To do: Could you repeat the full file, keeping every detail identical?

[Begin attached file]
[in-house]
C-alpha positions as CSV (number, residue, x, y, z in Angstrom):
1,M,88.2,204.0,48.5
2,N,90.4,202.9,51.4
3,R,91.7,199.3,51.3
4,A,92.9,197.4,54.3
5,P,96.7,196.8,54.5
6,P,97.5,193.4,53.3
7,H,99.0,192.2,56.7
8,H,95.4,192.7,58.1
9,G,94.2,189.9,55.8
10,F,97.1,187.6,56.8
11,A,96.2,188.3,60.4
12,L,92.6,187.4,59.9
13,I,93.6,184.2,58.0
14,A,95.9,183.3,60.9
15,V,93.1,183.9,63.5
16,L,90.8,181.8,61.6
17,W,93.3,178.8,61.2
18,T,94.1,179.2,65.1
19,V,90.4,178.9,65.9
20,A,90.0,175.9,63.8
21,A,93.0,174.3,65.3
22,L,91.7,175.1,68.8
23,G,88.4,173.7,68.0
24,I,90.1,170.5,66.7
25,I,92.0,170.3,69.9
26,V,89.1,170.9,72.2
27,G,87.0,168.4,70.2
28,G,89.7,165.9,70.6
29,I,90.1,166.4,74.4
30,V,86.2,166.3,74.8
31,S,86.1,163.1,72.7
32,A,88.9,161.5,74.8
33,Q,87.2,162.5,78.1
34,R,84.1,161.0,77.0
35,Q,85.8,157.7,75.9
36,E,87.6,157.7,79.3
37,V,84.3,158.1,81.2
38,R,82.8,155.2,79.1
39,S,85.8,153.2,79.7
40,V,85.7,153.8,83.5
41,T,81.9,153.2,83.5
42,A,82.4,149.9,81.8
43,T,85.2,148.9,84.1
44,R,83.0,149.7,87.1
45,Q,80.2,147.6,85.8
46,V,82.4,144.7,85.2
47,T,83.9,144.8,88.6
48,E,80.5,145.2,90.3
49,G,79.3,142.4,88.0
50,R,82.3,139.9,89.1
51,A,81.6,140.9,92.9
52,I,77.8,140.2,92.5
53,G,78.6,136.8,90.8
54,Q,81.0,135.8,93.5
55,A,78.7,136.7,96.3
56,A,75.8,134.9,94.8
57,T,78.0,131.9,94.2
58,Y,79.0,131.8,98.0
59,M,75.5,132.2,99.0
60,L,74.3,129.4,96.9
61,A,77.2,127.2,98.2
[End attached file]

[in-house]
C-alpha positions as CSV (number, residue, x, y, z in Angstrom):
1,M,88.2,204.0,48.5
2,N,90.4,202.9,51.4
3,R,91.7,199.3,51.3
4,A,92.9,197.4,54.3
5,P,96.7,196.8,54.5
6,P,97.5,193.4,53.3
7,H,99.0,192.2,56.7
8,H,95.4,192.7,58.1
9,G,94.2,189.9,55.8
10,F,97.1,187.6,56.8
11,A,96.2,188.3,60.4
12,L,92.6,187.4,59.9
13,I,93.6,184.2,58.0
14,A,95.9,183.3,60.9
15,V,93.1,183.9,63.5
16,L,90.8,181.8,61.6
17,W,93.3,178.8,61.2
18,T,94.1,179.2,65.1
19,V,90.4,178.9,65.9
20,A,90.0,175.9,63.8
21,A,93.0,174.3,65.3
22,L,91.7,175.1,68.8
23,G,88.4,173.7,68.0
24,I,90.1,170.5,66.7
25,I,92.0,170.3,69.9
26,V,89.1,170.9,72.2
27,G,87.0,168.4,70.2
28,G,89.7,165.9,70.6
29,I,90.1,166.4,74.4
30,V,86.2,166.3,74.8
31,S,86.1,163.1,72.7
32,A,88.9,161.5,74.8
33,Q,87.2,162.5,78.1
34,R,84.1,161.0,77.0
35,Q,85.8,157.7,75.9
36,E,87.6,157.7,79.3
37,V,84.3,158.1,81.2
38,R,82.8,155.2,79.1
39,S,85.8,153.2,79.7
40,V,85.7,153.8,83.5
41,T,81.9,153.2,83.5
42,A,82.4,149.9,81.8
43,T,85.2,148.9,84.1
44,R,83.0,149.7,87.1
45,Q,80.2,147.6,85.8
46,V,82.4,144.7,85.2
47,T,83.9,144.8,88.6
48,E,80.5,145.2,90.3
49,G,79.3,142.4,88.0
50,R,82.3,139.9,89.1
51,A,81.6,140.9,92.9
52,I,77.8,140.2,92.5
53,G,78.6,136.8,90.8
54,Q,81.0,135.8,93.5
55,A,78.7,136.7,96.3
56,A,75.8,134.9,94.8
57,T,78.0,131.9,94.2
58,Y,79.0,131.8,98.0
59,M,75.5,132.2,99.0
60,L,74.3,129.4,96.9
61,A,77.2,127.2,98.2